Rural Broadband Carriers Urge FCC To Define Broadband As 100 Mbps

The Federal Communications Commission should define broadband as internet speeds of at least 100 Mbps in both directions, up from the current benchmark of 25 Mbps downstream and 3 Mbps upstream, trade groups for rural broadband carriers and fiber carriers argue in a new regulatory filing.

The current standard “does not reflect what American consumers need today, let alone tomorrow,” NTCA–The Rural Broadband Association and the Fiber Broadband Association write in comments filed Friday.

“As we look back, the Commission has significantly and repeatedly underestimated consumers’ need for robust broadband service, opting for 'here and now' short-term metrics that could not conflict more squarely with long-term objectives and the long-term nature of infrastructure deployment,” the organizations add. “Based on the record in this proceeding, the 25/3 Mbps speed metric does not reflect today’s reality.”

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The groups' comments come in response to the FCC's call in August for input on its next report about the state of broadband in the United States.

The last time the FCC revised its definition of broadband was in 2015, when the agency adopted the 25 Mbps downstream and 3 Mbps upstream standard.

In August, the agency proposed retaining that definition. FCC Commissioner Jessica Rosenworcel dissented, arguing that the agency should define broadband as speeds of at least 100 Mbps.

“With many of our nation’s providers offering gigabit service, it’s time for the FCC to adjust its baseline upward, too. We need to reset it to at least 100 megabits per second,” she stated.

The rural broadband association and fiber broadband association argue in their new filing that many people currently need connections greater than the 25/3 benchmark.

“On any given day, for example, multiple family members in a single household might connect to their home networks on separate devices at the same time to engage in remote learning on Google Classrooms, telework on Citrix, access telehealth services on Teladoc, apply for jobs through LinkedIn, chat with family on Zoom, share their views on Twitter, stream a movie on Netflix, and play "Fortnite" with friends across the country and around the world. A 25/3 Mbps connection is not sufficient to support these activities,” the groups write.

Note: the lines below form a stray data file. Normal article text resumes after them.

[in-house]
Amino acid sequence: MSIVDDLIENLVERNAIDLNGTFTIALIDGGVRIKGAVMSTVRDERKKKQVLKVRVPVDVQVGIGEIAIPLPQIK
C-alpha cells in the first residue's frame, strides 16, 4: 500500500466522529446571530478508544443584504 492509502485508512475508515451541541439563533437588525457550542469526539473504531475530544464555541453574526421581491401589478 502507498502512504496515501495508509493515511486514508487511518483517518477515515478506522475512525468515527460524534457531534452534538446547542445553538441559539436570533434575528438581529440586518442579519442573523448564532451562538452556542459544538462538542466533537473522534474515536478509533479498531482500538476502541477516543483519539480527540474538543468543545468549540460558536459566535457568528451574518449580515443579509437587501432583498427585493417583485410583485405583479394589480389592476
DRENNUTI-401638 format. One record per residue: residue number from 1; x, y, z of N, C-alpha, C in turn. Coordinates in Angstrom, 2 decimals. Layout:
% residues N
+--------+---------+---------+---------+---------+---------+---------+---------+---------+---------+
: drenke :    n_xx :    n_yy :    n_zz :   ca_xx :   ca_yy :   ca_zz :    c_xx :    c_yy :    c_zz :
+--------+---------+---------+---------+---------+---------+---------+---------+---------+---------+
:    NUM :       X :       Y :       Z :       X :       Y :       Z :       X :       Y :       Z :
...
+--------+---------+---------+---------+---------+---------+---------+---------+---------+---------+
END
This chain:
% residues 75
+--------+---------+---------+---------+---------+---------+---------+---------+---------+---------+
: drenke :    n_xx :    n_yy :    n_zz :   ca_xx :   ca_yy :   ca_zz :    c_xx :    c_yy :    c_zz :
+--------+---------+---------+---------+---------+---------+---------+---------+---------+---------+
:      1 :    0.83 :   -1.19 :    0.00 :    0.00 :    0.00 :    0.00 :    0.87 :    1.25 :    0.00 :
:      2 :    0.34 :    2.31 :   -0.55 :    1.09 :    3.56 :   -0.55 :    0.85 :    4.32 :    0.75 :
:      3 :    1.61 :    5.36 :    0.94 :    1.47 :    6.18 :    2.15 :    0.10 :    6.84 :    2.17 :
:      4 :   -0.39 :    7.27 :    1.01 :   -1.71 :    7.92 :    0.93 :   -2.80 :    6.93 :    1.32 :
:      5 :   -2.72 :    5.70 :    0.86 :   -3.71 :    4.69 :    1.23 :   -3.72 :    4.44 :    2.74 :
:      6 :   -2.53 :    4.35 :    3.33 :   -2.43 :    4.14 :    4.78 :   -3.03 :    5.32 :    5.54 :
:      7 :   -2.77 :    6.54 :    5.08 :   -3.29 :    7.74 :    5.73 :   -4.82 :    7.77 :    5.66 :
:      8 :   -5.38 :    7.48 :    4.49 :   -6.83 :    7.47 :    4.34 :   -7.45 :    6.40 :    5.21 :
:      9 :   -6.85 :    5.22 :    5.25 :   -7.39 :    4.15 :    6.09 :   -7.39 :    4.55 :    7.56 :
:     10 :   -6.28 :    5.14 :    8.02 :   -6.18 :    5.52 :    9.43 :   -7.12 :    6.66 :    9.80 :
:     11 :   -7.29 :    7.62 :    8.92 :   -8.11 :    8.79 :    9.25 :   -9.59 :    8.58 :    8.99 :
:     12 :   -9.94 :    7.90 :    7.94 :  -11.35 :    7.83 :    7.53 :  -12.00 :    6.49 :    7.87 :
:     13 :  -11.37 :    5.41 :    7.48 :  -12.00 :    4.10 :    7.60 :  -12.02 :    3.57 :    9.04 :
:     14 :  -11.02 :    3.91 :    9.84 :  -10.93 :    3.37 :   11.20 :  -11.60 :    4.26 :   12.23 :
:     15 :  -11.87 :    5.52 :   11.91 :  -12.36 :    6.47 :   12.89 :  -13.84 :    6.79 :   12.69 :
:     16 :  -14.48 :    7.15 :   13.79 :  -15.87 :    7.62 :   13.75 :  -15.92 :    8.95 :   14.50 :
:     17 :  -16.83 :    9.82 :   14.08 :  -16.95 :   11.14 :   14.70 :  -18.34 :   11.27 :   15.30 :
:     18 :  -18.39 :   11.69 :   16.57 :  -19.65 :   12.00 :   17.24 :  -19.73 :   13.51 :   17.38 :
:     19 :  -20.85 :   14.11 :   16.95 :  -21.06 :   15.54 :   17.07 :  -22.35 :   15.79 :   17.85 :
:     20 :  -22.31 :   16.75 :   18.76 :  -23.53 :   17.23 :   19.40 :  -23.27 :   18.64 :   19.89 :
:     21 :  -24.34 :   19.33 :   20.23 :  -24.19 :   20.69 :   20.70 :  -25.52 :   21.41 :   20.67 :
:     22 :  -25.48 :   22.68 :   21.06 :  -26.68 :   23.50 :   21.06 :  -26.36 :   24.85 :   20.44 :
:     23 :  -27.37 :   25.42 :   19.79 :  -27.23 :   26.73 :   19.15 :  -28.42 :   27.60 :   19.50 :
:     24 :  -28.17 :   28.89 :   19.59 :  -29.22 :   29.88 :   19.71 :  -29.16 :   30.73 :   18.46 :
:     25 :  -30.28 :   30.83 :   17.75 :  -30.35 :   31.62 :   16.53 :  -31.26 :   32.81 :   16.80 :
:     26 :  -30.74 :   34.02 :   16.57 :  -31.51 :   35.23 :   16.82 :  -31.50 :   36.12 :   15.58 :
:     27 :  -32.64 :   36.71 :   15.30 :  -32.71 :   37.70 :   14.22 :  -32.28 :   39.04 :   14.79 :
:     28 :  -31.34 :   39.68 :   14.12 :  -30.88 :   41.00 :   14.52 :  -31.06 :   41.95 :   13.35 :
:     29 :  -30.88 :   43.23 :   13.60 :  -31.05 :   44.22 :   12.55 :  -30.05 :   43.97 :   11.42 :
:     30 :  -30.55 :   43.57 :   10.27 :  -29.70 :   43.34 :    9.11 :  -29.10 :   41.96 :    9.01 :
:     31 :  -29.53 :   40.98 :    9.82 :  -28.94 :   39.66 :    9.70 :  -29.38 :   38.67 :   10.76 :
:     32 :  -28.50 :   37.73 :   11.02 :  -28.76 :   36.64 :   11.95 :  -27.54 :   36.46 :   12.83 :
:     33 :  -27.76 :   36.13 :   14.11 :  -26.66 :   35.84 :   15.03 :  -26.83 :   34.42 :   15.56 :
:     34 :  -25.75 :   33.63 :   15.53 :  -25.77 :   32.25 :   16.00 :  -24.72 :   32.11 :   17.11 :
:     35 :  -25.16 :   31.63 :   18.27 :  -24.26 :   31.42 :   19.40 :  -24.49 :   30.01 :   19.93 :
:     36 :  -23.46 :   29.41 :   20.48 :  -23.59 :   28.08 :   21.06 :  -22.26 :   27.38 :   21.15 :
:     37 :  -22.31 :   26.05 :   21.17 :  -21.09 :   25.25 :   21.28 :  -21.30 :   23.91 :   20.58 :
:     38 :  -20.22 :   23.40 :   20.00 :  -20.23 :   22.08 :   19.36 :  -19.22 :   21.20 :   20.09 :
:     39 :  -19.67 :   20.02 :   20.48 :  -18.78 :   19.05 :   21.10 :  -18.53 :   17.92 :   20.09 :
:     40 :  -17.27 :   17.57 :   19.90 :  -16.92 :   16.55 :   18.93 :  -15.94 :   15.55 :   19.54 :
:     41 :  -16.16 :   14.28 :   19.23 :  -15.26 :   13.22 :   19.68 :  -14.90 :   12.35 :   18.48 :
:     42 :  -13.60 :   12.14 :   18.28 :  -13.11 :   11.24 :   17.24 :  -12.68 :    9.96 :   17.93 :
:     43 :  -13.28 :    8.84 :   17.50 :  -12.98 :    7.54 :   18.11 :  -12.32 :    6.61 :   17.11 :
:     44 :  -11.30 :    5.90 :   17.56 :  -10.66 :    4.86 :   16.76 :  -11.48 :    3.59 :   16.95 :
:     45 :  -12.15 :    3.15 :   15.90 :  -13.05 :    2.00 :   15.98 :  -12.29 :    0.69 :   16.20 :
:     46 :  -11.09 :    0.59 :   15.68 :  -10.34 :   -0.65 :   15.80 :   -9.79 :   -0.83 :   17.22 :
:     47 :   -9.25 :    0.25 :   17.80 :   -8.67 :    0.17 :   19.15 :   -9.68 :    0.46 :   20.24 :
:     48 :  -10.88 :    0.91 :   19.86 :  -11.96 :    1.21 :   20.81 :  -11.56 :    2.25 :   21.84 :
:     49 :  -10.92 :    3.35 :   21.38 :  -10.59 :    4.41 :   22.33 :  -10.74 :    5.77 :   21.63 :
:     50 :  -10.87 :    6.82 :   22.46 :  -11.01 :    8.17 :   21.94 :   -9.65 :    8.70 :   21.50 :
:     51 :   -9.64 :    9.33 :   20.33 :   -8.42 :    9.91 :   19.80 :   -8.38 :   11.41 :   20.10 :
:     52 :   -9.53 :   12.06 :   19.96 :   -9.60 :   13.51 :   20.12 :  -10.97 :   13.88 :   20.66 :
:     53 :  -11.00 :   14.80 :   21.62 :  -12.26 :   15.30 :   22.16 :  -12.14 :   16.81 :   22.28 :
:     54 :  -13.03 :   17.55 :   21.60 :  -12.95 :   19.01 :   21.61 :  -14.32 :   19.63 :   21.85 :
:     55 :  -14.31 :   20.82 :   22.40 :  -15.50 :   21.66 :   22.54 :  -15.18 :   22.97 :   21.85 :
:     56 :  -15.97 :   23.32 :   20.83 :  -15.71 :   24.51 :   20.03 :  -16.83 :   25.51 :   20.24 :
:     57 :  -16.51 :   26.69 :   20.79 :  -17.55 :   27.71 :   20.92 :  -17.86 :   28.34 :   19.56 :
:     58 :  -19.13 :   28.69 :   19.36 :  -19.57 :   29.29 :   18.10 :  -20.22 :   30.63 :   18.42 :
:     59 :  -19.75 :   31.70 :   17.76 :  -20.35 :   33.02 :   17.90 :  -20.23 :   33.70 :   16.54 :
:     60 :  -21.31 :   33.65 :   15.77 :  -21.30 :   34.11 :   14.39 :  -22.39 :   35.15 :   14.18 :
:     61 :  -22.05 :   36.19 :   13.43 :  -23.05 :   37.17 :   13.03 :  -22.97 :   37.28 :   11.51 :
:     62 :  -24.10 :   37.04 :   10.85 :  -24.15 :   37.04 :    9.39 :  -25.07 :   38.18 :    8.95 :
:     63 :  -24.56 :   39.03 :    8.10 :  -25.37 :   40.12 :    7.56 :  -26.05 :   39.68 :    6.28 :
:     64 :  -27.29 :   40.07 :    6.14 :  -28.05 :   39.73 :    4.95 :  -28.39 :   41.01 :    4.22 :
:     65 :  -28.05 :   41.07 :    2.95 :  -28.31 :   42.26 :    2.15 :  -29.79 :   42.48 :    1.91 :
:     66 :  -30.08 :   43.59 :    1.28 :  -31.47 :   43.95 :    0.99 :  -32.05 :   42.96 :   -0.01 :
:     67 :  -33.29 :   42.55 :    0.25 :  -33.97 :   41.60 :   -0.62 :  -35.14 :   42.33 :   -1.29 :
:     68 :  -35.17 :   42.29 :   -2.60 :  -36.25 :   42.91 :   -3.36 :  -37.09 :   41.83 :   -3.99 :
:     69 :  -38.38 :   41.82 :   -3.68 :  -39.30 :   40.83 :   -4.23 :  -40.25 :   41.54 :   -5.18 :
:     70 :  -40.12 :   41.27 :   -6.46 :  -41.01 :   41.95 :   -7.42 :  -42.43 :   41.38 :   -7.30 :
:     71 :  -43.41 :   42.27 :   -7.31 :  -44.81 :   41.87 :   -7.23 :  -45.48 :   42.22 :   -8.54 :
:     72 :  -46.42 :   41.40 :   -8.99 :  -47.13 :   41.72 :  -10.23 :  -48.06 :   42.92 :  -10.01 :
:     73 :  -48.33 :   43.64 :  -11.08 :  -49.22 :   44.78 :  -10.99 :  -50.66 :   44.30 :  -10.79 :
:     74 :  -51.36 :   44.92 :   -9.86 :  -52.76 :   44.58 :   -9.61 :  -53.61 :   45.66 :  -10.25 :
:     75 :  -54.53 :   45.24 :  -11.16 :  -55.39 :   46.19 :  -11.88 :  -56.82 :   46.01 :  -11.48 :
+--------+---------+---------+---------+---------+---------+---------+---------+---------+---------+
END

They add that people's need for bandwidth will only increase in the future, as technologies like 8K video and virtual reality take hold.

The trade group Incompas -- which represents online video providers like Amazon, Google and Netflix, as well as smaller broadband access providers like Wide Open West and Windstream -- argued that the FCC should raise the benchmark to of 1 Gbps. That group argued to the FCC that the growth in streaming services since 2015, combined with increased broadband use spurred by the COVID-19 pandemic, warrant a new benchmark.

The NTCA -- The Internet & Television Association, which lobbies for broadband providers, has asked the FCC to maintain the current definition.

“Even as the COVID crisis has caused an exponential increase in the use of video conferencing applications for work, school, and telehealth, it remains the case that a 25/3 connection generally is sufficient to enable such applications,” the group writes.

1 comment about "Rural Broadband Carriers Urge FCC To Define Broadband As 100 Mbps".
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  1. Dan Greenberg from Impossible Software, GmbH, December 22, 2020 at 12:27 p.m.

    The story omits some key elements of the debate.
    1) Provision of almost any service to rural is much more expensive than urban, meaning the investment is higher and the ROI is lower. Therefore,
    2) The government mandates a subsidy from urban/suburban network carriers to rural carriers (and has done so sine POTS). Thus, the rural carriers are arguing here for a lot more subsidy. That may be fine - I am not judging - but it's worth pointing out.  It also explains why the NTCA-ITA opposes an increase: they'd be paying for it.
    3) It would be very interesting to add some discussion of how LEO (satellite) broadband carriers might play here.  What does Starlink or OneWeb think? How might the economics be playing?

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